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### Network # Power loss and Energy loss

#### Integrator741

Jun 16, 2013
125
Hello,

I was doing some examples in my electronics book and one showed me how to calculate efficiency of a motor. Output power/Input power. When they found it, they calculated the power loss and energy loss per minute. Can somebody please explain me the difference between "Power loss" and "Energy loss"

Thank you #### (*steve*)

##### ¡sǝpodᴉʇuɐ ǝɥʇ ɹɐǝɥd
Moderator
Jan 21, 2010
25,505
The difference is that one is an amount and the other is a rate.

Power is energy per unit time.

#### Integrator741

Jun 16, 2013
125
The difference is that one is an amount and the other is a rate.

Power is energy per unit time.

"The power loss in the motor is 24.6 - 20.944 = 3.656 kW and energy loss per minute = 3.656*60 = 219.36 kW s"

So the amount of lost power is 3.656 kW and my rate of loosing the power is 219.36 kW per sec?

Does that mean I loose 219.36 kW every second when i use that motor? Or I misunderstand something?

#### BobK

Jan 5, 2010
7,682
Watts is a measure of power. Which is energy per second. You do not lose Killowatts every second, you lose KiloJoules every second. If you are losing power at a rate of 1W then you are losing 1 Joule of energy every second.

Bob

#### KrisBlueNZ

##### Sadly passed away in 2015
Nov 28, 2011
8,393
Power (watts) is a measure of the rate of energy flow. When you turn on a 60W light bulb, it converts energy from electrical energy to light and heat at a rate of 60 joules per second. Every second that the light bulb is turned on, 60 joules of energy is converted from one form to the other. So the wattage tells you how quickly energy is converted; it measures the rate of energy flow.

I'll try a few examples.

A 1 kW electric heater converts electical energy into heat energy (and a bit of light) at a rate of 1000 joules per second. If you run it for one hour (which is 3600 seconds), you have used 1 kWh (one kilowatt-hour) of energy, which is 3,600,000 joules, or 3600 kJ (kilojoules). Here where I live, 1 kWh (3600 kJ) of electrical energy costs about 25 cents.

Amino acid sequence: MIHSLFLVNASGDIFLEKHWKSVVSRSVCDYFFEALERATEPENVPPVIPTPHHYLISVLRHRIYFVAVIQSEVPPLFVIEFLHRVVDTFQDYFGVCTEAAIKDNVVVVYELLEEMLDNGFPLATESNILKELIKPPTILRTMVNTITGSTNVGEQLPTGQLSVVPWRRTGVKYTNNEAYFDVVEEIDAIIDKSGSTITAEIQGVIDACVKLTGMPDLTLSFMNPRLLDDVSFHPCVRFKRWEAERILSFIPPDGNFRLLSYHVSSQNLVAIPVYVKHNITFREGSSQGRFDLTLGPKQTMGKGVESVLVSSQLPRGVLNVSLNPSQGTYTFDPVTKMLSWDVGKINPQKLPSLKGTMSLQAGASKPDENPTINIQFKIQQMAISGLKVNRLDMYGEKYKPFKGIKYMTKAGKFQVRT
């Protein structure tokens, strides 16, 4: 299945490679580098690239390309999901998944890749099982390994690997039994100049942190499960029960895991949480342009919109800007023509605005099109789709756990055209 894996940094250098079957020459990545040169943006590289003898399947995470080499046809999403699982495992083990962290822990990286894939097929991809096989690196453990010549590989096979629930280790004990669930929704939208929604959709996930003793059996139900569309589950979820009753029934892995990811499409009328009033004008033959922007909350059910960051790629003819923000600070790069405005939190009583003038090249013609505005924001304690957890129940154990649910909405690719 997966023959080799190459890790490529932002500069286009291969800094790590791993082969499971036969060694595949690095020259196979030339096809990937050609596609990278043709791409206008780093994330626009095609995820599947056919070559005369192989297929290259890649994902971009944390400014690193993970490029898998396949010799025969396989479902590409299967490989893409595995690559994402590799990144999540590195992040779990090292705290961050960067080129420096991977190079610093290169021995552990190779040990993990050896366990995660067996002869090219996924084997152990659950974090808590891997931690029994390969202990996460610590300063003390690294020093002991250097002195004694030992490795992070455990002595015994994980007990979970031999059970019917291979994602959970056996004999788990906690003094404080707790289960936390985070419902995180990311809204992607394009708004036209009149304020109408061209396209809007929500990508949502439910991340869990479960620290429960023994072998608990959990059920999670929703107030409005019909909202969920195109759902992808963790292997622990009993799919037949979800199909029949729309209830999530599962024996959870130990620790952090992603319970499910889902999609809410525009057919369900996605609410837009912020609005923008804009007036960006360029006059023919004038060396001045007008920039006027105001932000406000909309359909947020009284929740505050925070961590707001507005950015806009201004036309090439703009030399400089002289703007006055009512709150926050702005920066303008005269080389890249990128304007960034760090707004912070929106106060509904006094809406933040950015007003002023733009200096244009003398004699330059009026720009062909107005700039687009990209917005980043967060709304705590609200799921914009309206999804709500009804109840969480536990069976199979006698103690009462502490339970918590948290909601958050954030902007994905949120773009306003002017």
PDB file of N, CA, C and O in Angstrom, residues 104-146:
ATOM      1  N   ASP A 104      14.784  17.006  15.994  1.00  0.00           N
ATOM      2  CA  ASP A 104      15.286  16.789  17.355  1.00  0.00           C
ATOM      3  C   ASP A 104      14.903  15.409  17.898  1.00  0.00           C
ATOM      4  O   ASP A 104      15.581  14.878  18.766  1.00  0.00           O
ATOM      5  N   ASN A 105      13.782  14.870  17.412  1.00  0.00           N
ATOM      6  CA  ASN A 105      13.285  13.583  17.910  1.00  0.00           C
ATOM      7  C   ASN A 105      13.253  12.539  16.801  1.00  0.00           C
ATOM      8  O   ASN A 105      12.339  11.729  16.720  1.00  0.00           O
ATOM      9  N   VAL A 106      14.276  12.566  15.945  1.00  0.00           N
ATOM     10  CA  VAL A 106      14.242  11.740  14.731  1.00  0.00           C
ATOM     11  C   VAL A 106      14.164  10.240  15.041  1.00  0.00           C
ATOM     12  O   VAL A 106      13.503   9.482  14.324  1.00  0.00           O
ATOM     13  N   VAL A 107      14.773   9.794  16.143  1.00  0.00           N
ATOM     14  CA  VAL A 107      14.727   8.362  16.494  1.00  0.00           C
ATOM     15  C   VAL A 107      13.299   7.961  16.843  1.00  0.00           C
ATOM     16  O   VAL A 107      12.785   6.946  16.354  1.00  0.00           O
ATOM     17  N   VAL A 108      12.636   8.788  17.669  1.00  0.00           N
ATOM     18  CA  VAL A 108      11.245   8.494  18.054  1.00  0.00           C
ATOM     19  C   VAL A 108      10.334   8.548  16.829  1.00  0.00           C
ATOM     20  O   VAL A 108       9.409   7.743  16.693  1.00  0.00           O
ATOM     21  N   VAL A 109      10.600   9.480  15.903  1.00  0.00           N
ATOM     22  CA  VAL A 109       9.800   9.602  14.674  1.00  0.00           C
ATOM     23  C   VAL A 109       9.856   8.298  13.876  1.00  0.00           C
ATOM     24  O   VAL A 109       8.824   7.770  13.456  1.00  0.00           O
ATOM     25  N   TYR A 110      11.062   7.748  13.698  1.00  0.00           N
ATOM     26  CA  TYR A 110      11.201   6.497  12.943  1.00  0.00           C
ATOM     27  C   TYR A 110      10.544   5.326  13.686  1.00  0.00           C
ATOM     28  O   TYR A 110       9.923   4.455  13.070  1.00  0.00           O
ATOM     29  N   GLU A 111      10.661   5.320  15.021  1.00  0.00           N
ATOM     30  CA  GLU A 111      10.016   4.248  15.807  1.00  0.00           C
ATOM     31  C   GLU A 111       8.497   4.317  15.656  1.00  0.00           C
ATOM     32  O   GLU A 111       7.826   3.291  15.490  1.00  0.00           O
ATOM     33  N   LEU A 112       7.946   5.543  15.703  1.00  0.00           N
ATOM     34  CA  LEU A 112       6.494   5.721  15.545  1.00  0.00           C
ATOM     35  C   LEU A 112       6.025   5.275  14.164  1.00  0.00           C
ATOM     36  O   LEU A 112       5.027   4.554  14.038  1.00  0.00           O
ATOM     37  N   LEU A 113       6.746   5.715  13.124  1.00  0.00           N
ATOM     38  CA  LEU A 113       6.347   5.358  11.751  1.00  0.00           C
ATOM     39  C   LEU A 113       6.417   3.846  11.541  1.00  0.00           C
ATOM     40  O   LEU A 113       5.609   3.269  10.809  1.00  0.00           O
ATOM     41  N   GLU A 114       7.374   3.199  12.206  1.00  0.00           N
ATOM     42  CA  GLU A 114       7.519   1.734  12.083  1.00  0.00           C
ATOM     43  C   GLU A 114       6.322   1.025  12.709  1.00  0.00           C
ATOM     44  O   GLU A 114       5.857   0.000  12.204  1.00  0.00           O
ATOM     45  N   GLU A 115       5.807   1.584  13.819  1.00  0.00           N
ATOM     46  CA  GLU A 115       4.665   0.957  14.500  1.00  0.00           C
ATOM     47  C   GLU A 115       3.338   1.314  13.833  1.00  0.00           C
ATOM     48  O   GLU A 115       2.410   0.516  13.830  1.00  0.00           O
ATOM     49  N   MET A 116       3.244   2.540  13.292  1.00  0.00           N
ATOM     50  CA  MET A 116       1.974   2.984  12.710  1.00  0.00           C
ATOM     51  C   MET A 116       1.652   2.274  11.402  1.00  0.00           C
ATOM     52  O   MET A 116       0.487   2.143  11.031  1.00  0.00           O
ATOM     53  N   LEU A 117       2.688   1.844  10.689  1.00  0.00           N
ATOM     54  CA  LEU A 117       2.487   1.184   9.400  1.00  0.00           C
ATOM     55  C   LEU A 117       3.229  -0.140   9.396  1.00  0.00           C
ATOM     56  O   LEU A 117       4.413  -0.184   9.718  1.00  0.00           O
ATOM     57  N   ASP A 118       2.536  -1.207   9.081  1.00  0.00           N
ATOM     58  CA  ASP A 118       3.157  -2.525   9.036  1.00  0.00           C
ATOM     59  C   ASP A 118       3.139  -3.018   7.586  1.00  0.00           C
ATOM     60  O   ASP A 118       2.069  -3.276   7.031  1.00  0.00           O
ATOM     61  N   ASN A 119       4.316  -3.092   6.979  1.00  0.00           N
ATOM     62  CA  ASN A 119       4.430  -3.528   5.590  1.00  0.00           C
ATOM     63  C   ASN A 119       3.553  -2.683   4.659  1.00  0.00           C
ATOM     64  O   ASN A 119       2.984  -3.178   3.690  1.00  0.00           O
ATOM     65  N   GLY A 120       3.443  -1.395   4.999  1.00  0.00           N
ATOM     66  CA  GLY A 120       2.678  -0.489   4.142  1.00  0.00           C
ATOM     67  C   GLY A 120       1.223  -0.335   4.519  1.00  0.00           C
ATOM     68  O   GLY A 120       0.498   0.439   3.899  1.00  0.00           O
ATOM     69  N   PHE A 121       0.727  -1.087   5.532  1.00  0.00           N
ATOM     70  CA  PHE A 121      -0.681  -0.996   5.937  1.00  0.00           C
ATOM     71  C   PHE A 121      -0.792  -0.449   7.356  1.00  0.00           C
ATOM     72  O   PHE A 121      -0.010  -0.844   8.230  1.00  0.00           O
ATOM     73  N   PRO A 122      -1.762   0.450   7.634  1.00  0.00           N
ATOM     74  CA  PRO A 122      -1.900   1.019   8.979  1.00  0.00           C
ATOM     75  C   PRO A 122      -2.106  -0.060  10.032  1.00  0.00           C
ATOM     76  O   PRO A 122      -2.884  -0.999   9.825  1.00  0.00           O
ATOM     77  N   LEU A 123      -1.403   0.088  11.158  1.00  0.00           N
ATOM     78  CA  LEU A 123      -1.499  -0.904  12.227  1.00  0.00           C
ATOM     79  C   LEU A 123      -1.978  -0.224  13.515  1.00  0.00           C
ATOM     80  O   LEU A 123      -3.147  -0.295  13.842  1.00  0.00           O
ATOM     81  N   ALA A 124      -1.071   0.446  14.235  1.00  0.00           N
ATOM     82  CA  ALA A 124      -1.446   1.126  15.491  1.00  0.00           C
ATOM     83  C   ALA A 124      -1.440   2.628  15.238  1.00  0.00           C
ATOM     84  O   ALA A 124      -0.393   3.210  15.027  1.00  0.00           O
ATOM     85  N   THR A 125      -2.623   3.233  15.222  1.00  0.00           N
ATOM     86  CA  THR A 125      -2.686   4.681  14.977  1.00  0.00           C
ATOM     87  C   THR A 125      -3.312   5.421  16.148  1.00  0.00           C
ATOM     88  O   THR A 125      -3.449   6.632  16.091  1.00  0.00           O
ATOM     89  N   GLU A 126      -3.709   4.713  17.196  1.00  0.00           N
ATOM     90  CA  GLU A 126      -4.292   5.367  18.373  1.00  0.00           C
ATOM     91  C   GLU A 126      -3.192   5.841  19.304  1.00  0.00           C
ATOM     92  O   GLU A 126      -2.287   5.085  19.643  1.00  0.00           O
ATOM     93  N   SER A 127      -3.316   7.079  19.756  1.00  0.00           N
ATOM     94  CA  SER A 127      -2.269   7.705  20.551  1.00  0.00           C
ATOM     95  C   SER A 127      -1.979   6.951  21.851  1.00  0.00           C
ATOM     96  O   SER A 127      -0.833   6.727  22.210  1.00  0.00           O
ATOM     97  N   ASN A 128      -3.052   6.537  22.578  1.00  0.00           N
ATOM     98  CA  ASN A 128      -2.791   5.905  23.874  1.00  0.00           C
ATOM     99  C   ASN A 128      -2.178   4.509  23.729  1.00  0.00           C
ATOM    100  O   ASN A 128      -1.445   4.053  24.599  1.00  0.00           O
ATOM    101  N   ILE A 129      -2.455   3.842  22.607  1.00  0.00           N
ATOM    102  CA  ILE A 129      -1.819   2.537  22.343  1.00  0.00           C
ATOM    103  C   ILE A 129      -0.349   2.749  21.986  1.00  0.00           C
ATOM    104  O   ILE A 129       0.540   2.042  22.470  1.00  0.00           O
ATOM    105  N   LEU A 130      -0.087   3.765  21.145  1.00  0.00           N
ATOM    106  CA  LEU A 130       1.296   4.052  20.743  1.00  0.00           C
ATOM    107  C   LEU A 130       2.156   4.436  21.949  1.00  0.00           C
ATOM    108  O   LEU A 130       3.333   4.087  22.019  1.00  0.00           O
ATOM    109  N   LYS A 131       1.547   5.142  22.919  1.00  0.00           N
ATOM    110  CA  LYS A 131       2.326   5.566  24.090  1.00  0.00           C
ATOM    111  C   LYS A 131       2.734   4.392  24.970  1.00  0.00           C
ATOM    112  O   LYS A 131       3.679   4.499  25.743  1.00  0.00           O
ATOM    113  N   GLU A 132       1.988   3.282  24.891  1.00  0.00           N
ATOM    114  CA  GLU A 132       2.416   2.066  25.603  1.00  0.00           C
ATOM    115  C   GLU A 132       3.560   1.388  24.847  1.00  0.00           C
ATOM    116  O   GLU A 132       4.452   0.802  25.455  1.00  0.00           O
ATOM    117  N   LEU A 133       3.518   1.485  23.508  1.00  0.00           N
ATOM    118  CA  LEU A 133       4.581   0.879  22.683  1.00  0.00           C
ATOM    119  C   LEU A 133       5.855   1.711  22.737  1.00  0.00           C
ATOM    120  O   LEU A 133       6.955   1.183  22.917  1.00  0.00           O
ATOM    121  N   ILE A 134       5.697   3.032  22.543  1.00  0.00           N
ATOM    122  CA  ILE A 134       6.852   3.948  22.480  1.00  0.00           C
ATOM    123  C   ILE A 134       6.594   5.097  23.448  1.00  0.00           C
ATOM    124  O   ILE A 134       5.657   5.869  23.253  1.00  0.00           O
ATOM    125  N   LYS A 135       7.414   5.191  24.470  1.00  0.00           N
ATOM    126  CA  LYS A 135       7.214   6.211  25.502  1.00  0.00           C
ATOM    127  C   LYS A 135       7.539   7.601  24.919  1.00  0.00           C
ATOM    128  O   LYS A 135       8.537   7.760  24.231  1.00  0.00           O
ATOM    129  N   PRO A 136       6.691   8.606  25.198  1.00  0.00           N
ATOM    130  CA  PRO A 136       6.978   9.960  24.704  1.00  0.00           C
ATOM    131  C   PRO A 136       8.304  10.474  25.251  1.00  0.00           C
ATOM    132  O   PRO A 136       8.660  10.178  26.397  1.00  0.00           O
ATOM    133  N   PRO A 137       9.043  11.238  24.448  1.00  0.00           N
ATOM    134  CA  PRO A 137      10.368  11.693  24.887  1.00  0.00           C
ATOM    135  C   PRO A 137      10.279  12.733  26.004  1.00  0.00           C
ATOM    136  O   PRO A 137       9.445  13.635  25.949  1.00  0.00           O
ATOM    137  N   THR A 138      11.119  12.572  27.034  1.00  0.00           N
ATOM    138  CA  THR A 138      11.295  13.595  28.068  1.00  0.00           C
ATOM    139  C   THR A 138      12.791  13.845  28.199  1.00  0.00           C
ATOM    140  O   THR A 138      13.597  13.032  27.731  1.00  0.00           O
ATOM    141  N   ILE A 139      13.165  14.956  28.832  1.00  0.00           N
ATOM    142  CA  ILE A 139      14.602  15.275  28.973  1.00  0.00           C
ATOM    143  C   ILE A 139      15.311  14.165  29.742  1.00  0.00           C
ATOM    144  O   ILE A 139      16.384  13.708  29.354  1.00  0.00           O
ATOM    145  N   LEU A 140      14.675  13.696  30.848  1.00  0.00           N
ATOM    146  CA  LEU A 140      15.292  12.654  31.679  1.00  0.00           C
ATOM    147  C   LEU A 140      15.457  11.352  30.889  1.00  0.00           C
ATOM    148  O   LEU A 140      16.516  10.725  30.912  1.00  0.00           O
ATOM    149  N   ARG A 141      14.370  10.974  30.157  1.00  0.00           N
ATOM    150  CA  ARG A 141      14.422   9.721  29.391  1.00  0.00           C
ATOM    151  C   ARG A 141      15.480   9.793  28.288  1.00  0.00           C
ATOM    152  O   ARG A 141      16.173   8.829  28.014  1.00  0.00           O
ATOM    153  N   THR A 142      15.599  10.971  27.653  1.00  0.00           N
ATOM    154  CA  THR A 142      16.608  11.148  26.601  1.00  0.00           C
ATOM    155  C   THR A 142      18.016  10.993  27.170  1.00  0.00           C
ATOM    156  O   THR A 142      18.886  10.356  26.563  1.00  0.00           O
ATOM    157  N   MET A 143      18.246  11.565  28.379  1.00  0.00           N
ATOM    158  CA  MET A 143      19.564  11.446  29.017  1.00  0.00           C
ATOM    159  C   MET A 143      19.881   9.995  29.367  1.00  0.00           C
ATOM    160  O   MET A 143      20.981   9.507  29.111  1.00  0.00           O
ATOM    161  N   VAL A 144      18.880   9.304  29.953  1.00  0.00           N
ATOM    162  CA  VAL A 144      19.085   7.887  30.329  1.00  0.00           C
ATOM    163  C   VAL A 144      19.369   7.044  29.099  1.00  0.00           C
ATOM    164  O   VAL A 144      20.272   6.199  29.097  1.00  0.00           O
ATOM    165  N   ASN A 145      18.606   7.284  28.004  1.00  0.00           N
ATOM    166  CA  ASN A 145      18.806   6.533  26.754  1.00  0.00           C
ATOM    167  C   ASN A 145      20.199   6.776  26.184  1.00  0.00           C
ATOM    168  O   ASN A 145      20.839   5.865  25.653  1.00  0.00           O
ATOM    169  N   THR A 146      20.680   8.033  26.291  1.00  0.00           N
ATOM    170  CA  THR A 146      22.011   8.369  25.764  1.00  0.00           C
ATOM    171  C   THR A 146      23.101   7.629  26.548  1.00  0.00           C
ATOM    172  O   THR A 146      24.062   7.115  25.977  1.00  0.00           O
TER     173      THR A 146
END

So a 1 kW electric heater costs 20 cents per hour to run; it uses energy at a rate of 3600 kJ per hour.

If you have a 100W motor that's 90% efficient, that means it consumes 100 joules of energy for every second that it runs, and converts 90 of those joules into mechanical energy. The remaining 10 joules that it consumes every second are converted into other forms of energy - heat, mainly, and vibration/sound. So it is wasting 10 joules per second (10 watts) of energy.

#### Integrator741

Jun 16, 2013
125
Power (watts) is a measure of the rate of energy flow. When you turn on a 60W light bulb, it converts energy from electrical energy to light and heat at a rate of 60 joules per second. Every second that the light bulb is turned on, 60 joules of energy is converted from one form to the other. So the wattage tells you how quickly energy is converted; it measures the rate of energy flow.

I'll try a few examples.

A 1 kW electric heater converts electical energy into heat energy (and a bit of light) at a rate of 1000 joules per second. If you run it for one hour (which is 3600 seconds), you have used 1 kWh (one kilowatt-hour) of energy, which is 3,600,000 joules, or 3600 kJ (kilojoules). Here where I live, 1 kWh (3600 kJ) of electrical energy costs about 25 cents.

So a 1 kW electric heater costs 20 cents per hour to run; it uses energy at a rate of 3600 kJ per hour.

If you have a 100W motor that's 90% efficient, that means it consumes 100 joules of energy for every second that it runs, and converts 90 of those joules into mechanical energy. The remaining 10 joules that it consumes every second are converted into other forms of energy - heat, mainly, and vibration/sound. So it is wasting 10 joules per second (10 watts) of energy.

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